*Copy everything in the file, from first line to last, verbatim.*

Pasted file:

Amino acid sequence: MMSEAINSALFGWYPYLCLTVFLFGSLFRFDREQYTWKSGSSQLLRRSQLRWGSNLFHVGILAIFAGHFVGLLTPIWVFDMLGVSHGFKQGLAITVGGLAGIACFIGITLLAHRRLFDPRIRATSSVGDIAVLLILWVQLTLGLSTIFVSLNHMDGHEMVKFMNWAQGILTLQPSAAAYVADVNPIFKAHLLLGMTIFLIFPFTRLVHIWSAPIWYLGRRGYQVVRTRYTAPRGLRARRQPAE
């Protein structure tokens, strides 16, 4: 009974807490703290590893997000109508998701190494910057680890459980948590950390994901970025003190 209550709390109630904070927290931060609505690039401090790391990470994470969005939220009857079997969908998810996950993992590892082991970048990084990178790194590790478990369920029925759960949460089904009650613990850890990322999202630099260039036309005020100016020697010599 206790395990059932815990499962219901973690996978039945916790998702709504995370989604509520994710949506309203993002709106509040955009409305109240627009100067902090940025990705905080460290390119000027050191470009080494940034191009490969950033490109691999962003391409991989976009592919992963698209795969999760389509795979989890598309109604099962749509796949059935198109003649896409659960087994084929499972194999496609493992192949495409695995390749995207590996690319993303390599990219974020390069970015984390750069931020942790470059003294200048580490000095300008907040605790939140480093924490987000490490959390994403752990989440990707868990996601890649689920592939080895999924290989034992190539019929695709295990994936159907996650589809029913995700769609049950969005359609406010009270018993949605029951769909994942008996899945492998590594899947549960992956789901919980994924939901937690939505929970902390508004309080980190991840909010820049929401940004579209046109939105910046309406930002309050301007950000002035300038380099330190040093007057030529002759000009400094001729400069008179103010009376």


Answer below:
Amino acid sequence: MMSEAINSALFGWYPYLCLTVFLFGSLFRFDREQYTWKSGSSQLLRRSQLRWGSNLFHVGILAIFAGHFVGLLTPIWVFDMLGVSHGFKQGLAITVGGLAGIACFIGITLLAHRRLFDPRIRATSSVGDIAVLLILWVQLTLGLSTIFVSLNHMDGHEMVKFMNWAQGILTLQPSAAAYVADVNPIFKAHLLLGMTIFLIFPFTRLVHIWSAPIWYLGRRGYQVVRTRYTAPRGLRARRQPAE
């Protein structure tokens, strides 16, 4: 009974807490703290590893997000109508998701190494910057680890459980948590950390994901970025003190 209550709390109630904070927290931060609505690039401090790391990470994470969005939220009857079997969908998810996950993992590892082991970048990084990178790194590790478990369920029925759960949460089904009650613990850890990322999202630099260039036309005020100016020697010599 206790395990059932815990499962219901973690996978039945916790998702709504995370989604509520994710949506309203993002709106509040955009409305109240627009100067902090940025990705905080460290390119000027050191470009080494940034191009490969950033490109691999962003391409991989976009592919992963698209795969999760389509795979989890598309109604099962749509796949059935198109003649896409659960087994084929499972194999496609493992192949495409695995390749995207590996690319993303390599990219974020390069970015984390750069931020942790470059003294200048580490000095300008907040605790939140480093924490987000490490959390994403752990989440990707868990996601890649689920592939080895999924290989034992190539019929695709295990994936159907996650589809029913995700769609049950969005359609406010009270018993949605029951769909994942008996899945492998590594899947549960992956789901919980994924939901937690939505929970902390508004309080980190991840909010820049929401940004579209046109939105910046309406930002309050301007950000002035300038380099330190040093007057030529002759000009400094001729400069008179103010009376």